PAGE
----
Sarah Baxter
Sarah Baxter


Destination • August 2017

The Caribbean’s ‘Big Five’ checklist

While its brilliant-white sandy beaches and laid-back lifestyle are certainly a lure for sunseekers, there’s more to the Caribbean than that: its 700-plus islands are also home to weird and wonderful wildlife – some of which are found only in the tropical archipelago. Sarah Baxter, editor of ZiNG Caribbean magazine, reveals the top five creatures to add to your checklist

Wild pigs

Where? Bahamas
Pigs might not fly, but in the Bahamas they do like to swim. On uninhabited Big Major Cay, a handful of wild pigs have developed a penchant for paddling. No one’s quite sure how they got there: some say they survived a shipwreck, others believe they were left by sailors who never returned.
How to see them: Boat trips run from Great Exuma and Nassau to ‘Pig Beach’, where it’s possible to swim with the animals.

01 Wild pigs

Green vervet monkeys

Where? St Kitts and Nevis
Originally an African species, green vervets were brought by European settlers to St Kitts in the 17th century as pets. Their population has since boomed, possibly to more than 50,000. They’re also partial to a rum cocktail – legend has it they used to guzzle the fermented run-off from St Kitts’ sugarcane factories. 
How to see them: They hang around bars, but for a wilder encounter, follow a hiking trail into the protected rainforest.

02 Green vervet monkeys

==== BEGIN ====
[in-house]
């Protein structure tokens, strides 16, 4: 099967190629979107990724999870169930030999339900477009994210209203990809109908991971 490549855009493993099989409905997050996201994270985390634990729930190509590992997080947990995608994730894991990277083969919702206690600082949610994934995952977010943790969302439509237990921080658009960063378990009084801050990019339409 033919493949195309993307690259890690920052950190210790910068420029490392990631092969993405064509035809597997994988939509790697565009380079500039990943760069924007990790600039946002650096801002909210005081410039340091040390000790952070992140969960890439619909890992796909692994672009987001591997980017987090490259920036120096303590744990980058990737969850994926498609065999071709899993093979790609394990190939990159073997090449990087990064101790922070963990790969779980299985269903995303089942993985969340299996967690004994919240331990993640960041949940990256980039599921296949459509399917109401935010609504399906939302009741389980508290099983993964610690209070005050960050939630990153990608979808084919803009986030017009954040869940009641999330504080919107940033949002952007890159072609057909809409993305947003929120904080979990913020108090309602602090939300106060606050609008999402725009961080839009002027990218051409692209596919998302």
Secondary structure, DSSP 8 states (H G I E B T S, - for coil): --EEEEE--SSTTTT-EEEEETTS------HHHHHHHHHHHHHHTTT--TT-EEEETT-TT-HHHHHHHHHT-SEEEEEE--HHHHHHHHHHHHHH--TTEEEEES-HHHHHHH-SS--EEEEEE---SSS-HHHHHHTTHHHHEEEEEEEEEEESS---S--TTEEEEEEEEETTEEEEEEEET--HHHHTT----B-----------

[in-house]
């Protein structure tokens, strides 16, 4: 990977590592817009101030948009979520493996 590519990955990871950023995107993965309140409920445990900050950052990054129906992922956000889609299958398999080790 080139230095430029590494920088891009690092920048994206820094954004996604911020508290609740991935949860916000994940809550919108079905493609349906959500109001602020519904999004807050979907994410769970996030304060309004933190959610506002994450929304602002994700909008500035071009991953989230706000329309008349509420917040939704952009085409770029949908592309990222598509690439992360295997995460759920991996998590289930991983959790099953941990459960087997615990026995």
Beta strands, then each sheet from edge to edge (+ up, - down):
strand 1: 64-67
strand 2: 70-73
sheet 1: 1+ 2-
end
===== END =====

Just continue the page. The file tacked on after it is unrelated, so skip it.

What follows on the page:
Where? Region-wide
Hummingbirds are found throughout the Americas, but the Caribbean is home to 18 species found nowhere else – from the Antillean crested hummingbird, with its iridescent-green plume, to the Cuban bee hummingbird, the world’s smallest bird.
How to see them: Head to Jamaica’s Rocklands Bird Sanctuary for close encounters with the flamboyant red-billed streamertail. Or try Trinidad’s Asa Wright Nature Centre, to see more than 10 different types.

03 Hummingbirds

Blue iguana

Where? Cayman Islands
Is that a large turquoise dragon stomping across the beach? If you’re on Grand Cayman, you’re probably watching one of the island’s endemic blue iguanas. These vibrant reptiles can grow to more than 1.5 metres long and live for more than 60 years. At the turn of the 21st century the wild population had plummeted below 25, but thanks to a conservation programme there are now more than 800 – and growing.
How to see them: Take a behind-the-scenes blue iguana safari at Grand Cayman’s captive breeding facility to learn how they are being brought back from the brink of extinction.

04 Blue iguana

Mountain chicken

Where? Dominica
This is no hill-loving bird, rather it’s one of the world’s biggest frogs, which happens to taste like chicken. Indeed, crapaud – as they are locally known – was Dominica’s unofficial national dish until habitat loss and a lethal fungus decimated numbers. This muscular beast is now critically endangered – as few as 100 are thought to remain.
How to see them: You’ll need luck. Once found across the eastern Caribbean, mountain chickens are now restricted to Dominica and Montserrat. In Dominica, search the western lowlands’ moist areas, especially near streams.

05 Mountain chicken

This article has been tagged Adventure, Destination